VIRTUAL TOUR of the COLORADO STATE HOME for DEPENDENT and NEGLECTED CHILDREN
"The 1895 General Assembly approved the establishment of the State Home for Dependent and Neglected Children to provide a state institution 'to receive, care for, and place for adoption and indenture, dependent and neglected children.' Commitments were to be from the county and juvenile courts of Colorado. Two types of commitment became established: (1) of children voluntarily relinquished by their guardians, and (2) of children forcibly removed from their guardians due to abuse and neglect or abandonment.
As the years passed, the Home became a depository for children neither readily adoptable nor permanently place able, because of mental or physical defects, emotional traits, or race, or religion. The Home adjusted its program to meet the new demands, and transferred emphasis to the care, treatment, and training of mildly handicapped children, in spite of the fact that the law said the children admitted should be "of sound mind and body."
In 1953 the General Assembly changed the name of the institution from the State Home for the Dependent and Neglected Children to the Colorado State Children's Home. The title change was a reflection of the change of legislative concept of the function of the Home...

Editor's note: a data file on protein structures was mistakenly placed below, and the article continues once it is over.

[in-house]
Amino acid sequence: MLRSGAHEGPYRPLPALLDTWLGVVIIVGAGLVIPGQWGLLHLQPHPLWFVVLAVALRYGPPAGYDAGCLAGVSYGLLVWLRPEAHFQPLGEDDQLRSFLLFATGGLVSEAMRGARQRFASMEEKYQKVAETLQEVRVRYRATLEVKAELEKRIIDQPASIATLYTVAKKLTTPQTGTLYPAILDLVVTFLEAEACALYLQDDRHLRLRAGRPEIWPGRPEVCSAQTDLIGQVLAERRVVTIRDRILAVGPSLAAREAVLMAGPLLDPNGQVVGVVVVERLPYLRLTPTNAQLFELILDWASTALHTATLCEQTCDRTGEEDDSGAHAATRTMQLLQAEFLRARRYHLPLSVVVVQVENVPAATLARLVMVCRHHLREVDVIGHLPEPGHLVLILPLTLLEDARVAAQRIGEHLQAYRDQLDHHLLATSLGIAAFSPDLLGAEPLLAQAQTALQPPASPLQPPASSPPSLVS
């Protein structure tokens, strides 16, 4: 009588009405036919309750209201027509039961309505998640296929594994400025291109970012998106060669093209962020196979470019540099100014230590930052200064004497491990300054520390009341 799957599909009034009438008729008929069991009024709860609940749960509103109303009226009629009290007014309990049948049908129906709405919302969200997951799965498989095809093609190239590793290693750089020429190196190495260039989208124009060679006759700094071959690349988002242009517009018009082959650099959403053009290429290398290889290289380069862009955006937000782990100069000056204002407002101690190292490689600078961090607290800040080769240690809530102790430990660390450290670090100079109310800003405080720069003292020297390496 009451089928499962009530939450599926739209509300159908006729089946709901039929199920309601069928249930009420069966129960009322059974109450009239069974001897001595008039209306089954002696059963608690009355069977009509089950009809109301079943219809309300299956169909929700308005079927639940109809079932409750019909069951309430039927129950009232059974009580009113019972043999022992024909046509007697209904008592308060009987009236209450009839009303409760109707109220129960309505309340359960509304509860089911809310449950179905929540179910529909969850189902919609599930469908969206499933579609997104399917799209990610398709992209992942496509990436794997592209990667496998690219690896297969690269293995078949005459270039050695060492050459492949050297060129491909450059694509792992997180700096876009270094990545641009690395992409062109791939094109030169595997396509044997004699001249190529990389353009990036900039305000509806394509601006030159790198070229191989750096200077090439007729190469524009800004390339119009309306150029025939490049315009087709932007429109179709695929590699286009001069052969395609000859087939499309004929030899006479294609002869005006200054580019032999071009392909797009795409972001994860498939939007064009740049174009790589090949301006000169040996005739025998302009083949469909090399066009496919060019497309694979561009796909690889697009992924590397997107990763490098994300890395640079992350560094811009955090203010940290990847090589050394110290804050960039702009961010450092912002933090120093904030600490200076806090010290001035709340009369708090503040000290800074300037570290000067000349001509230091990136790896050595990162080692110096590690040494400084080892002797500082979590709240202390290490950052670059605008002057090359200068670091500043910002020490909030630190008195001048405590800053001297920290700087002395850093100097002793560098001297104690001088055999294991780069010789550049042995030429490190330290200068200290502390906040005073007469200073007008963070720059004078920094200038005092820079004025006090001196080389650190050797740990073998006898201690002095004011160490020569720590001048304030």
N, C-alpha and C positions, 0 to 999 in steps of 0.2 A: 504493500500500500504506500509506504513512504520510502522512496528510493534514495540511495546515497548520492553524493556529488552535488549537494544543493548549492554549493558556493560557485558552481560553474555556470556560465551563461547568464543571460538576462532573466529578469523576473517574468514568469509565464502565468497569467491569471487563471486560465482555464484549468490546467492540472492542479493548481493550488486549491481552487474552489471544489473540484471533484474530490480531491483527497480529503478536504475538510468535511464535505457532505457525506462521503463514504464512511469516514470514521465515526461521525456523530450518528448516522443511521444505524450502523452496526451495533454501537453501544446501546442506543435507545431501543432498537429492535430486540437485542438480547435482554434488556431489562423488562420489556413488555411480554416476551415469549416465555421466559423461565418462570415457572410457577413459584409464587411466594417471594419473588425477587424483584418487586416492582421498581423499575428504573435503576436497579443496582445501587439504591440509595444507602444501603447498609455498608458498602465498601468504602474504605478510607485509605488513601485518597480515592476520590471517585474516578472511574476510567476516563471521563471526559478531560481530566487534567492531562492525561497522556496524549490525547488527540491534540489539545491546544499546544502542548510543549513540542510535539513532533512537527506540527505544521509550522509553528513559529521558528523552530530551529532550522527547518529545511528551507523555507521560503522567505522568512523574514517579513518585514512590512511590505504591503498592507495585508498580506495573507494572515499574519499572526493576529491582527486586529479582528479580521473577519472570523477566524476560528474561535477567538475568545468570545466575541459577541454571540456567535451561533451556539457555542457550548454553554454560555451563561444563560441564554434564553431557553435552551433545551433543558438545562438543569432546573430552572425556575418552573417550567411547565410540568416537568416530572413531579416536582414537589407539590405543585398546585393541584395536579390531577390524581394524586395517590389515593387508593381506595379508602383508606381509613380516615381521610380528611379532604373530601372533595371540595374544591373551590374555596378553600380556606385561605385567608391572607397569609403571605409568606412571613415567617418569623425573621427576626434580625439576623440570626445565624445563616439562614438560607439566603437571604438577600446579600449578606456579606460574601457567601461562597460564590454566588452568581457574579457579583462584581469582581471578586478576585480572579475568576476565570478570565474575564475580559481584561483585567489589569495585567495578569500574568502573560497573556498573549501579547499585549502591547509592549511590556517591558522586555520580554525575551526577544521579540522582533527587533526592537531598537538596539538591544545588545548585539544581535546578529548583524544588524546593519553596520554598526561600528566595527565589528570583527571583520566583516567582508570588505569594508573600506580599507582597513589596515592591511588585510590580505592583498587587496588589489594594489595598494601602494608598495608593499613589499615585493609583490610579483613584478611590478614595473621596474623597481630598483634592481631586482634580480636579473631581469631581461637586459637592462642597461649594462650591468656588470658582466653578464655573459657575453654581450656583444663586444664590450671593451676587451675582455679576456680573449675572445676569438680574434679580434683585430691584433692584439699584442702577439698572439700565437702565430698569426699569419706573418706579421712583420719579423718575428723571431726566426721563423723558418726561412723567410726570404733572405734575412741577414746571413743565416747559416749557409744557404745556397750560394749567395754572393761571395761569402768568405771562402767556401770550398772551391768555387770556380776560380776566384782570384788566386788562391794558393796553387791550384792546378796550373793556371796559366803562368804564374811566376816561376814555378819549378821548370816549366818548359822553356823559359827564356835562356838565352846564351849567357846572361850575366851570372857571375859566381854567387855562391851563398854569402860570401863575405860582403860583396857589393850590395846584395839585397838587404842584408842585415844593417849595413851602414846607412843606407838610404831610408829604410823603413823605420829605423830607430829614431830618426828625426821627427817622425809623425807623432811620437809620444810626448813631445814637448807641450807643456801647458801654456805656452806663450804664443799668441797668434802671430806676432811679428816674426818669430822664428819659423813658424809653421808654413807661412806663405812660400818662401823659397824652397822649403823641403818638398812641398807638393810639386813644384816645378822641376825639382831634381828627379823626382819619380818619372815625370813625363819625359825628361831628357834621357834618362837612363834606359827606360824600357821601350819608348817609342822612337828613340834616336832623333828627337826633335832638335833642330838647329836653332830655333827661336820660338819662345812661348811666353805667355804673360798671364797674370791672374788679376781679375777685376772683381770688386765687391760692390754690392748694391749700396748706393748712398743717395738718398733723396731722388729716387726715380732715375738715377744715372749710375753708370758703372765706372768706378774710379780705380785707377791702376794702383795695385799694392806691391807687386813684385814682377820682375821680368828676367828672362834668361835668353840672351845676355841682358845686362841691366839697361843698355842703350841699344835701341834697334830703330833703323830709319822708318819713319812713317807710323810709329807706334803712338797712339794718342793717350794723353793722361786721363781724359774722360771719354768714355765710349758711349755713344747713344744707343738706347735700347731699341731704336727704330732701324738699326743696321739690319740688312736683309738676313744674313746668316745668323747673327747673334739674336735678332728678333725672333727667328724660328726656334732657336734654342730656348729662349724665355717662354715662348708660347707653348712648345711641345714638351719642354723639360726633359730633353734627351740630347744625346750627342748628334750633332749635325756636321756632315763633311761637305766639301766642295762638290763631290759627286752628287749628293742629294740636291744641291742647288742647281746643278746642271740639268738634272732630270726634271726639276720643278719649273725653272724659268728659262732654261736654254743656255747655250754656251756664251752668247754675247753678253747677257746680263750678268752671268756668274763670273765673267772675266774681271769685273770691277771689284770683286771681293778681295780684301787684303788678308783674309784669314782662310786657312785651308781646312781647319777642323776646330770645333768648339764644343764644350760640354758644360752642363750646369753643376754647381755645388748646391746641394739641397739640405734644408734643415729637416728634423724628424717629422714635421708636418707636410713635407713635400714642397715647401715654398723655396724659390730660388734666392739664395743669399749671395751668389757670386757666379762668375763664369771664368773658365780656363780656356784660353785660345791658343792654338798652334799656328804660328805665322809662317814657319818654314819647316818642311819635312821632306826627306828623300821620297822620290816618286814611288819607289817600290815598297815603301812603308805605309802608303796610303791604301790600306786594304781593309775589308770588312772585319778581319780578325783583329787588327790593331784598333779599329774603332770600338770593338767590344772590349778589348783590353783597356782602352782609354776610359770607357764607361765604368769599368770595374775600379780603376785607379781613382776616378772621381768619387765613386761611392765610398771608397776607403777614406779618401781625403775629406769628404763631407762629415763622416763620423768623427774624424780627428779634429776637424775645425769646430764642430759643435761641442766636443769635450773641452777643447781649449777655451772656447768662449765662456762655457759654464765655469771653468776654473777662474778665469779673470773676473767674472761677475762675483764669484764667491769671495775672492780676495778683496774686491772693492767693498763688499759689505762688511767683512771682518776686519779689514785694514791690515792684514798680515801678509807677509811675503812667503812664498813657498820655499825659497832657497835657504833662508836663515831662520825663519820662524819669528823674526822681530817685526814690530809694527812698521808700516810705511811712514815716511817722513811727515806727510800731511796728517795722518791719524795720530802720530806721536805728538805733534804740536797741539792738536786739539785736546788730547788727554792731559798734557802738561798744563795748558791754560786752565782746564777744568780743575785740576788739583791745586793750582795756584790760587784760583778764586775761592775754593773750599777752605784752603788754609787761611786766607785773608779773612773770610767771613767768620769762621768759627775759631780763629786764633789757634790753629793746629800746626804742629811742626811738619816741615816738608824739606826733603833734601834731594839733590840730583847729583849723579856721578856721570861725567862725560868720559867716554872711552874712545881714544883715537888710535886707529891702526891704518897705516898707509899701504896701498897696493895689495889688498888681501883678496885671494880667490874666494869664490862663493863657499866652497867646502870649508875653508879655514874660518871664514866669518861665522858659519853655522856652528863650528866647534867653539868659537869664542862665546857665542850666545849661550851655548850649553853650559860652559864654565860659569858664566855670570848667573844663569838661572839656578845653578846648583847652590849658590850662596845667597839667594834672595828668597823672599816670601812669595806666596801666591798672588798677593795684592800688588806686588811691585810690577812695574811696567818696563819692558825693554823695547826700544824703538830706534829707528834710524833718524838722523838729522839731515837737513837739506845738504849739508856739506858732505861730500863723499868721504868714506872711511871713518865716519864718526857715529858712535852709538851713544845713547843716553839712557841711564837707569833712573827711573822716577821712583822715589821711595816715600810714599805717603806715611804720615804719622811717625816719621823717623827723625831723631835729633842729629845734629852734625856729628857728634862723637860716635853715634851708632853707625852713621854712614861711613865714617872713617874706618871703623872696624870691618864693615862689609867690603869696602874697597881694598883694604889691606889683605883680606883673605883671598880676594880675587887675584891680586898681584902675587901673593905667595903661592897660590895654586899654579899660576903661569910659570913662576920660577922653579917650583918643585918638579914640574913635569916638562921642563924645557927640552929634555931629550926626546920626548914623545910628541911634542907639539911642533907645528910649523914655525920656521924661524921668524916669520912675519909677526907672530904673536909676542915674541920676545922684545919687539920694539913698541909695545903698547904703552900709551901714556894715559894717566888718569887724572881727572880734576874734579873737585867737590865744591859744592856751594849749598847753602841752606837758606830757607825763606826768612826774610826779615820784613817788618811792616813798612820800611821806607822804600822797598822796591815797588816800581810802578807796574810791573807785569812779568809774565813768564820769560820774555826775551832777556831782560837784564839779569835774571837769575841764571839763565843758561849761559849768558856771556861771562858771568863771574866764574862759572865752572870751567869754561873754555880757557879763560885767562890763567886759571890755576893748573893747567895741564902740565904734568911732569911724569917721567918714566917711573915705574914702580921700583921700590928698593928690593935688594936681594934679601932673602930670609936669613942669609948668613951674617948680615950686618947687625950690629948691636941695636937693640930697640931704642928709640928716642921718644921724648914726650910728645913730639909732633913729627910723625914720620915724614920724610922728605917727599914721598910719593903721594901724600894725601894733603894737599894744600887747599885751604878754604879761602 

"The population of the Home continues to be primarily of children difficult to place in permanent surroundings because of racial, religious, or emotional characteristics. On the basis of laws passed in 1959, the Home's adoption program for infants was discontinued that year and since the children under seven years of age have not been committed to the Home."1
With the loss of of its infant and toddler services program the Home lost the majority of its population. Within four years the admittance rate to the Home went from 220 children to 34. Along with the loss of population came the 1967 Colorado Children's Code which changed the Colorado State Children's Home to the Colorado Youth Center. By 1971 the Home closed its doors after welcoming in almost 17,000 children to a better and happier life. 2
1. Colorado State Children's Home, Division of Youth Services, Department of Institutions, Report and Statistical Analysis 1953 - 1963, 1963.
2. Colorado State Children's Home Reunion Committee, Colorado State Home Memories 1896 to 1996, 1996, pg. 29 - 33.
Colorado State Children's Home Main Page[http://www.colorado.gov/dpa/doit/archives/INCLUDES/bottom.htm]
Last modified June 18, 2003